From that point on, the player learns more songs along the quest, each having its own unique sound and use. A repeated purpose seen within the game is the ability to teleport to each temple’s location by playing a specific song that corresponds with that temple. An example of this is the many moments in which Sheik aids Link by passing on the knowledge of the “temple songs”. Each song belongs to a certain temple, and can be played from another area of the game to teleport the player to the temple entrance. A favorite musical piece of mine is the “Serenade of Water” teaching session after a grueling but fun adventure spent in the Ice Cavern in the back end of the Zora’s Domain. The song is soothing and mysterious, and while played on the Sheik’s harp it really shines. The harp gives it a wonderful echoing effect that further enhances the mood of the Ice Cavern. The vibrant blue walls glitter with a strange light and are seemingly transparent, adding to the mystery. While it is obvious that the action of the song is to teleport the player to the Water Temple via the Hylian Lake, my fond memory of this serenade is the mood and tone it sets. The Serenade of Water is a charming preface to the Water Temple, which also features a track within it that is strangely calming, although the emotion most perceived here was frustration due to the puzzles. Deceiving is the word that immediately comes to mind with these two songs, although strikingly beautiful. The complexity of the music had grown throughout the series of Zelda, and it did amazing things for the gameplay experience.
The next entry in the series shared very similar gameplay along with a new refreshing story with radically different musical functions. Right from the start, the character is inflicted with a curse that transforms him into a deku scrub. After an initial time reversal (a very important recurring theme of this game), a mysterious mask salesman is introduced and instructs the character on how to play a song that will reverse his condition, the Song of Healing. In terms of bringing something new to the story and gameplay, the song of healing fit in perfectly. Much of the game’s focus dwells on the sorrow and misfortune that had befallen the population of Termina. Each region has its own melancholy story in which the main character must use the Song of Healing to assist in helping the side characters move on from their tragedy.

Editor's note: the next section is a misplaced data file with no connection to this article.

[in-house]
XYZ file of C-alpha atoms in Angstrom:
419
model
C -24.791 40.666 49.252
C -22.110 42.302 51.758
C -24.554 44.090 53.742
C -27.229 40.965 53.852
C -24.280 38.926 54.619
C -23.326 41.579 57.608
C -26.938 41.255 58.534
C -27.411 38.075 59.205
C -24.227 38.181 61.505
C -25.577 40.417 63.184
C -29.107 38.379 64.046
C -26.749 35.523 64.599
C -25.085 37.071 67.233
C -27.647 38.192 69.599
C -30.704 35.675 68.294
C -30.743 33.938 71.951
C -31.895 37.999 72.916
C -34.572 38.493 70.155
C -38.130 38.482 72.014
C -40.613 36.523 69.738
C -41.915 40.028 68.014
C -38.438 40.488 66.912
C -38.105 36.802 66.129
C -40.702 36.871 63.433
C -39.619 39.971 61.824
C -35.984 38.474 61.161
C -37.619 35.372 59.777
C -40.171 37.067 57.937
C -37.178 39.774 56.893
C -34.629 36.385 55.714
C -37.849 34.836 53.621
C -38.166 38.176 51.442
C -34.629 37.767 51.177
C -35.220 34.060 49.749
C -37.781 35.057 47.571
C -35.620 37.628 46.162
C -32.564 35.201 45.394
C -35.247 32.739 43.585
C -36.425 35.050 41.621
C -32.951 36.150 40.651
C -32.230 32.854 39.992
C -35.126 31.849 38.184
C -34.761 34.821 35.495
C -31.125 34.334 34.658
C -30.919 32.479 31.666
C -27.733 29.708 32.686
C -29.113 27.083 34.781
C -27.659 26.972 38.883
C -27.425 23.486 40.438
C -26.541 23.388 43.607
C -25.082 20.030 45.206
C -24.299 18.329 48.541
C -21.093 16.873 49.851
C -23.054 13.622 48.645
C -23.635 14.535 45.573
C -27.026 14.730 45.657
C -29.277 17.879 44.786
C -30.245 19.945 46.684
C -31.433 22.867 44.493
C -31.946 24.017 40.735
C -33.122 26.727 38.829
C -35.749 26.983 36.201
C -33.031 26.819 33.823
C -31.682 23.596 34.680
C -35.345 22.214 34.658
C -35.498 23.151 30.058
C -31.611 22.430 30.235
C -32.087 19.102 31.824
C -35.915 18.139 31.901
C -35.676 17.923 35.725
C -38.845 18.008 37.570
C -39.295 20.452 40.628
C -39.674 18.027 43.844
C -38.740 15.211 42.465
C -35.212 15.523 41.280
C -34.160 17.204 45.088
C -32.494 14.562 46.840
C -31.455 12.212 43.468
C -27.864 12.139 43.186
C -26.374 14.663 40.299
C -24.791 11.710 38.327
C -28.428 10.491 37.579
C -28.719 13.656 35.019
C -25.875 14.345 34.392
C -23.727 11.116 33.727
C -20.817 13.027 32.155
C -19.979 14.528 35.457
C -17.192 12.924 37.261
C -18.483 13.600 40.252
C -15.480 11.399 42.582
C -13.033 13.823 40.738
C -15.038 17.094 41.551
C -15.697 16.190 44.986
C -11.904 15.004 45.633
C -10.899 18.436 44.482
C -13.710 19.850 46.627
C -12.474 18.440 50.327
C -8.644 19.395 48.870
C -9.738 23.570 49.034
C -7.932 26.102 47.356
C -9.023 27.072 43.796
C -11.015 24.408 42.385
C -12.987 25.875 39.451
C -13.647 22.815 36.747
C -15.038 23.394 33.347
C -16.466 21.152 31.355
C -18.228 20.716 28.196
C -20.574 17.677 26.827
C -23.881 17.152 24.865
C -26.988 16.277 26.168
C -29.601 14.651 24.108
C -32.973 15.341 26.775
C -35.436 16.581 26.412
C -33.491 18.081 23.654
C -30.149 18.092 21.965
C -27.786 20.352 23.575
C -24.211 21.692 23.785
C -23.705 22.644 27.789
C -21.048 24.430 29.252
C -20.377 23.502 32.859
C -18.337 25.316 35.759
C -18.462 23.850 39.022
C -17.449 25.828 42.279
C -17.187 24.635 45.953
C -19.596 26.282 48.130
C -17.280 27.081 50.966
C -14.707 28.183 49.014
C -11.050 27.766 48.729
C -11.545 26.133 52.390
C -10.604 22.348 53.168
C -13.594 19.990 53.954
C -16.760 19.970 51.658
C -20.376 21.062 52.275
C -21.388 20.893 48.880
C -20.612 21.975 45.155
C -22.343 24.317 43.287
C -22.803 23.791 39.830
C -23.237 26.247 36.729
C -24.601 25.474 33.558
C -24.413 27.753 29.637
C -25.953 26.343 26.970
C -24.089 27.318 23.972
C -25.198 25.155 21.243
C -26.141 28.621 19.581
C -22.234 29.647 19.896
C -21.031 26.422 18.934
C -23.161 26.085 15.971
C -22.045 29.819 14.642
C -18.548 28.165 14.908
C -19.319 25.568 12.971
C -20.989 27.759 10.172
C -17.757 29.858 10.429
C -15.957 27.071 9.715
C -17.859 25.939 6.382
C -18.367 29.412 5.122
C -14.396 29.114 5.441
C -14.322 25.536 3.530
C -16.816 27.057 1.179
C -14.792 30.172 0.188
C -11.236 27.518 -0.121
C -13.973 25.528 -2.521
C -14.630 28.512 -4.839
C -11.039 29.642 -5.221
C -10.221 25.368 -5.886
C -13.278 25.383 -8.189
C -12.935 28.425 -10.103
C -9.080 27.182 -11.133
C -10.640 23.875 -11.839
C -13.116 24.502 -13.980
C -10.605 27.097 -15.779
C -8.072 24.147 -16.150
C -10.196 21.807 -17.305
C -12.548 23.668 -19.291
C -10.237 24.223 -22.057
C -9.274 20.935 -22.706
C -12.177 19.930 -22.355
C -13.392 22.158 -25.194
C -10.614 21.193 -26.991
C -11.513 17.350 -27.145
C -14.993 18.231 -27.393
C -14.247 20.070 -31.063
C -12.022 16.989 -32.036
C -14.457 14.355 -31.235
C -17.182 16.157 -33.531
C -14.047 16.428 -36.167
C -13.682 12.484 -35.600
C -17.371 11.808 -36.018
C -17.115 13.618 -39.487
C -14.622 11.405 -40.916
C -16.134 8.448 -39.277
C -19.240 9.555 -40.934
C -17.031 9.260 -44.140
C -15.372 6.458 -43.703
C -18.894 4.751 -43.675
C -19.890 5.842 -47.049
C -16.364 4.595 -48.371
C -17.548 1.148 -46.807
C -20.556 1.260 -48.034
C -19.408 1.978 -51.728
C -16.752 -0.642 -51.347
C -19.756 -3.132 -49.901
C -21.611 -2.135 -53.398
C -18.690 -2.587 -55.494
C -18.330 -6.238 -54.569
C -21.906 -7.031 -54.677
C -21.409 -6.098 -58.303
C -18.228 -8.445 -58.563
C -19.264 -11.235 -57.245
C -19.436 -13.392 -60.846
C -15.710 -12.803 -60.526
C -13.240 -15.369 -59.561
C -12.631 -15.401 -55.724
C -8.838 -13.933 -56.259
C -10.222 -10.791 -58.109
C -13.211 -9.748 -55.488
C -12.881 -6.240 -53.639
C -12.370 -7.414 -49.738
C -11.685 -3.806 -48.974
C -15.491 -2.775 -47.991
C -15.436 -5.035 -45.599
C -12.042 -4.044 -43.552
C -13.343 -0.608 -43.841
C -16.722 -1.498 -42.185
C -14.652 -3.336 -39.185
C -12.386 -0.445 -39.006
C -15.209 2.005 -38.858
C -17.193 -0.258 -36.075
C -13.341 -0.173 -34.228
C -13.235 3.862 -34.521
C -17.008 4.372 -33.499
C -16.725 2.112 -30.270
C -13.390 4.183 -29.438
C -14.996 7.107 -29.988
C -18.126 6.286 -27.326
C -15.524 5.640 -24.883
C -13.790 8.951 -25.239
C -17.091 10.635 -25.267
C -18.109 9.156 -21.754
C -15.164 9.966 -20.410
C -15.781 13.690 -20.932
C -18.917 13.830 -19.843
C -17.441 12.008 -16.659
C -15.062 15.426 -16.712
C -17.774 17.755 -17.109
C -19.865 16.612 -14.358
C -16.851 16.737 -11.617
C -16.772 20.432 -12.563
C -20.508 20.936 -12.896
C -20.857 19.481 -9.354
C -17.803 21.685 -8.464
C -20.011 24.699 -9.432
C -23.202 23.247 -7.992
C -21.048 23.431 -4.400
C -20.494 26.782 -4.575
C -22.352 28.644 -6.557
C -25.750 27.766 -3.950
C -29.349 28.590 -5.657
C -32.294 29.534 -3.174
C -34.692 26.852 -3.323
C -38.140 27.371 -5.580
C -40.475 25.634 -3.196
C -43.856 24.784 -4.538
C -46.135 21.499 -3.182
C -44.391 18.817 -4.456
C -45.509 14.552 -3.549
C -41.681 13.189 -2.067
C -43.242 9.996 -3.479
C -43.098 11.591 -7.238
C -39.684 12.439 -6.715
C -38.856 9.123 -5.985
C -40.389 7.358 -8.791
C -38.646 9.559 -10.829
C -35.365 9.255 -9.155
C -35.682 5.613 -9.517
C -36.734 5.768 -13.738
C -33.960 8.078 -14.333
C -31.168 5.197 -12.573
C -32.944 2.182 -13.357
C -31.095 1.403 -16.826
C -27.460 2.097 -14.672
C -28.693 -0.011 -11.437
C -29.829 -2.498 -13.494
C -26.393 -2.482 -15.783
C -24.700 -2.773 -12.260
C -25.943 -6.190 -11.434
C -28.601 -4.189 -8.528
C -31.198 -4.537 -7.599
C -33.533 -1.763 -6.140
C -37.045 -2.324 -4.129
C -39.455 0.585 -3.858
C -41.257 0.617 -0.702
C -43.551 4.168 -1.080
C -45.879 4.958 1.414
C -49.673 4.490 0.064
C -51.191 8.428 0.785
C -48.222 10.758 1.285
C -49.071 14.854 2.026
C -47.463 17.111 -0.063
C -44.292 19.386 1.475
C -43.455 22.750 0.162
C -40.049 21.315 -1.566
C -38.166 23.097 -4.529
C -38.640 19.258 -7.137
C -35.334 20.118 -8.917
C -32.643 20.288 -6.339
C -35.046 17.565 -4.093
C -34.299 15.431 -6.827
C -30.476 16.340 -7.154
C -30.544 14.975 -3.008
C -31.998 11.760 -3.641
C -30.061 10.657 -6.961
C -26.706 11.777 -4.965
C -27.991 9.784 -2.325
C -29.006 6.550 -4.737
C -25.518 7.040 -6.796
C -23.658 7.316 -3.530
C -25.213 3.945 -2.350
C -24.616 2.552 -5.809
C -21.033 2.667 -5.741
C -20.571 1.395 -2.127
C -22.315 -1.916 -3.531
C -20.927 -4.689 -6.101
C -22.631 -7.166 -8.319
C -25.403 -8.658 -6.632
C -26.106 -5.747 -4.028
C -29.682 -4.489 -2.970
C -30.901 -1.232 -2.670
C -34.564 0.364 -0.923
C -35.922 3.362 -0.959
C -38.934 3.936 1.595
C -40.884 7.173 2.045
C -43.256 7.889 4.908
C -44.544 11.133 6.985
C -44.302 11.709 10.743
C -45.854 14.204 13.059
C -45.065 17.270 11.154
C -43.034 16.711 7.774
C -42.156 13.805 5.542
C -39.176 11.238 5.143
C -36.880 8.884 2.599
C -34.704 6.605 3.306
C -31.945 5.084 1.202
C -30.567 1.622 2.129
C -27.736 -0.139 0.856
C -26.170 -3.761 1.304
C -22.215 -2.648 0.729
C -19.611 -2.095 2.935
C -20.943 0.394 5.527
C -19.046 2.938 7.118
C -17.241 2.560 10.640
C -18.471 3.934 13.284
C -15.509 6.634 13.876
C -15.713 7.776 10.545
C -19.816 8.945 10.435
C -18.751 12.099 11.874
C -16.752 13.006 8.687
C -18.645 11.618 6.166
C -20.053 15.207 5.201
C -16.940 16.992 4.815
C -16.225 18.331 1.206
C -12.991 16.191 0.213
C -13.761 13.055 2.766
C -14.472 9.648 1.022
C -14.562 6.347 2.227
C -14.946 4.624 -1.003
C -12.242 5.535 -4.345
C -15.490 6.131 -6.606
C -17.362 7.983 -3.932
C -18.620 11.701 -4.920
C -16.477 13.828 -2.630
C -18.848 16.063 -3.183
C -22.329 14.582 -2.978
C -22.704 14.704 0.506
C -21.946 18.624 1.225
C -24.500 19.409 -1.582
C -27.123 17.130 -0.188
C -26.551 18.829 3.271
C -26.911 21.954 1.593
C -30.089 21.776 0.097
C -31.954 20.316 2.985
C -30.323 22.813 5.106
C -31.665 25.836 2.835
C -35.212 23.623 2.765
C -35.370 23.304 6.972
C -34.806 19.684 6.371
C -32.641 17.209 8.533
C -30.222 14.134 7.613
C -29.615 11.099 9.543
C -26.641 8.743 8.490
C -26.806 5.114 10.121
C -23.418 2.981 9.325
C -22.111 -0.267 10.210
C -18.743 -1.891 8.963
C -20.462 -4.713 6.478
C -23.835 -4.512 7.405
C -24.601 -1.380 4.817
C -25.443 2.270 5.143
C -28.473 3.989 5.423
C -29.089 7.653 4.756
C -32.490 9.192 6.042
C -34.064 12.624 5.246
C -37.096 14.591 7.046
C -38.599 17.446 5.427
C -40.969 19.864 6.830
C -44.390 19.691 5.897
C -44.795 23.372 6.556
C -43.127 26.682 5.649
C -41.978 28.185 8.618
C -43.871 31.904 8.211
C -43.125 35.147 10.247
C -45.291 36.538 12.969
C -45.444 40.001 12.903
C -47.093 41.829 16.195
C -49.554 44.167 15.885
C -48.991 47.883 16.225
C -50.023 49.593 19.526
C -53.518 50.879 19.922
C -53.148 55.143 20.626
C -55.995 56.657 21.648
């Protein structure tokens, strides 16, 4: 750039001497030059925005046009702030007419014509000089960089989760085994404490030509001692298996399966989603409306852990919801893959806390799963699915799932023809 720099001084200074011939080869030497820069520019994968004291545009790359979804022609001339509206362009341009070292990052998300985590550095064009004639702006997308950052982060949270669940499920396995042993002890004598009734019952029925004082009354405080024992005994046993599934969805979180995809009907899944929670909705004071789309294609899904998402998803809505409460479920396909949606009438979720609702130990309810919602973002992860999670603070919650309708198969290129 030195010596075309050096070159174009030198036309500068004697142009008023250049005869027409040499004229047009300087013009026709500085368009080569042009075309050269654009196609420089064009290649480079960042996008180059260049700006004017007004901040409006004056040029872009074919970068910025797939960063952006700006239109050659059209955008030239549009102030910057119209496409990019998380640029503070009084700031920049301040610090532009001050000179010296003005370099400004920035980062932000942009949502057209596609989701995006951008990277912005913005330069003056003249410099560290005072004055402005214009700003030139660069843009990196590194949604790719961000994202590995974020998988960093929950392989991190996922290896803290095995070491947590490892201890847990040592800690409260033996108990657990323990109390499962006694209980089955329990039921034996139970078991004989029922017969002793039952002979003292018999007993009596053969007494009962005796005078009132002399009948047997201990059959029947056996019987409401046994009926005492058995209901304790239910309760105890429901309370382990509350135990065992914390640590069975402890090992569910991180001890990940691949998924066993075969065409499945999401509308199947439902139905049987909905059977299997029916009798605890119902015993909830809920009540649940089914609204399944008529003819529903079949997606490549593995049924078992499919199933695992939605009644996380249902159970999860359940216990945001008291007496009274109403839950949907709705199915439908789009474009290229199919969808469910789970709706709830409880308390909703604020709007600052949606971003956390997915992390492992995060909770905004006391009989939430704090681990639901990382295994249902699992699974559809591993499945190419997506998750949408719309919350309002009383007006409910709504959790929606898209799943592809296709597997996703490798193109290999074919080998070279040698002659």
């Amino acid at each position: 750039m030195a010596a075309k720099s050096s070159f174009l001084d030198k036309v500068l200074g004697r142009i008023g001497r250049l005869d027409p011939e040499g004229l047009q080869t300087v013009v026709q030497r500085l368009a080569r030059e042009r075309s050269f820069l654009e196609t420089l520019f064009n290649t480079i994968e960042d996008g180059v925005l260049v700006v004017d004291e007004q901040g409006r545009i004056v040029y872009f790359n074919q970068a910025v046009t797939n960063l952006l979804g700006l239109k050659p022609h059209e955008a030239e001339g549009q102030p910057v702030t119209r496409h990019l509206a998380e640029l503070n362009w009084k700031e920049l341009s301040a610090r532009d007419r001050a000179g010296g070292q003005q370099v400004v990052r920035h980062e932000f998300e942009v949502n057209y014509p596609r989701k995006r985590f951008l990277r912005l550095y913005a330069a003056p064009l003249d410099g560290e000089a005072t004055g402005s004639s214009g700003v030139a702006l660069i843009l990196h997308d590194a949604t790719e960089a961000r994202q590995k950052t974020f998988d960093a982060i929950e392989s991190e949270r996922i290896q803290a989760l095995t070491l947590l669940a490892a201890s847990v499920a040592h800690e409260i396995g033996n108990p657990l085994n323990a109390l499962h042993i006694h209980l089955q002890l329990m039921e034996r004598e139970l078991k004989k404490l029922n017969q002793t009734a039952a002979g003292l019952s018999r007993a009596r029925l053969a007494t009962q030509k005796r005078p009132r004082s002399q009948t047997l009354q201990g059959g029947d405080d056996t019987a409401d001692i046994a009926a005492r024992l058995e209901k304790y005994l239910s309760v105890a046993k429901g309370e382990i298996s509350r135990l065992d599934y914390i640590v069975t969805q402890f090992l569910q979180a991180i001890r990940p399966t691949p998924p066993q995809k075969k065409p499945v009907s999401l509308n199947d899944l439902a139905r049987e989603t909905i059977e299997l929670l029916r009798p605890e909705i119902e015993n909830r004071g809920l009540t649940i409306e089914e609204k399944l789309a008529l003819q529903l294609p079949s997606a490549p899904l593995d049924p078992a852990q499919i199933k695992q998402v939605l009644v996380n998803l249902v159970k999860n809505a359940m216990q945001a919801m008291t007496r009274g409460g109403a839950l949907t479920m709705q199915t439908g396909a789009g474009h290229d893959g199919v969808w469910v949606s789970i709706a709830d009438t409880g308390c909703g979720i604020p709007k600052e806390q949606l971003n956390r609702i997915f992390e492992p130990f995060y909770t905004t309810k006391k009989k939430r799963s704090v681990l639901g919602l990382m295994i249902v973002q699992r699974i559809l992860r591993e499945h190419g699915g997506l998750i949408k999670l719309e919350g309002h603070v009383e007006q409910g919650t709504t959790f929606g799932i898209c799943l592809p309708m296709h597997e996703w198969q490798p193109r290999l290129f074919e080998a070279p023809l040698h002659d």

Not only does the Song of Healing help move those characters past their grief, it also transforms their sorrow into the main masks that the hero must use to navigate through the dungeons. When it comes to the dungeons, this game did not feature quite as many as its predecessor, but the music added a layer of richness that helped make these temples stand out in their own unique way. The Woodfall Temple features a prominent barbaric sound to it, with shrieks and fast paced tong drums. The Snowhead Temple boasts a vast and echoey feeling track, that aids in making the spine tingle from the unnaturally high platforms the hero must work through. The metallic sounds of the Great Bay Temple are likely the best example in the game of a song that really flows well with the environment, helping mesh together the feel that the temple is a daunting maze of both pipes and currents. The ancient feel of the Stone Tower song aids in crafting the environment for that temple. When the hero flips the whole world upside down, the song then becomes even stranger, adding a “something does not feel quite right here” characteristic. As if it was not crazy enough that we have flipped the world on its head, the music must also reflect upon this unusual event.
Upon thinking of music in gaming, the Legend of Zelda series has always set a significant example of how music should be created in games to serve a purpose. The music in these games is not just there to exist in the space, it is the key to making the player feel like they are a part of the adventure. Among the games that I have played so far, Majora’s Mask still remains my favorite musically. The emotion that is conveyed with the Song of Healing really drives the feeling that the hero is not just there to save Termina, but to save Termina’s inhabitants from their own sorrow, remorse, guilt, and depression. Overall, each game features a wonderful soundtrack that cannot be ignored while observing the design of the game series. I have not had the chance to play the latest installment of the series, but I look forward to listening to the music that has been written and designed to fit “Breath of the Wild” and all of its themes.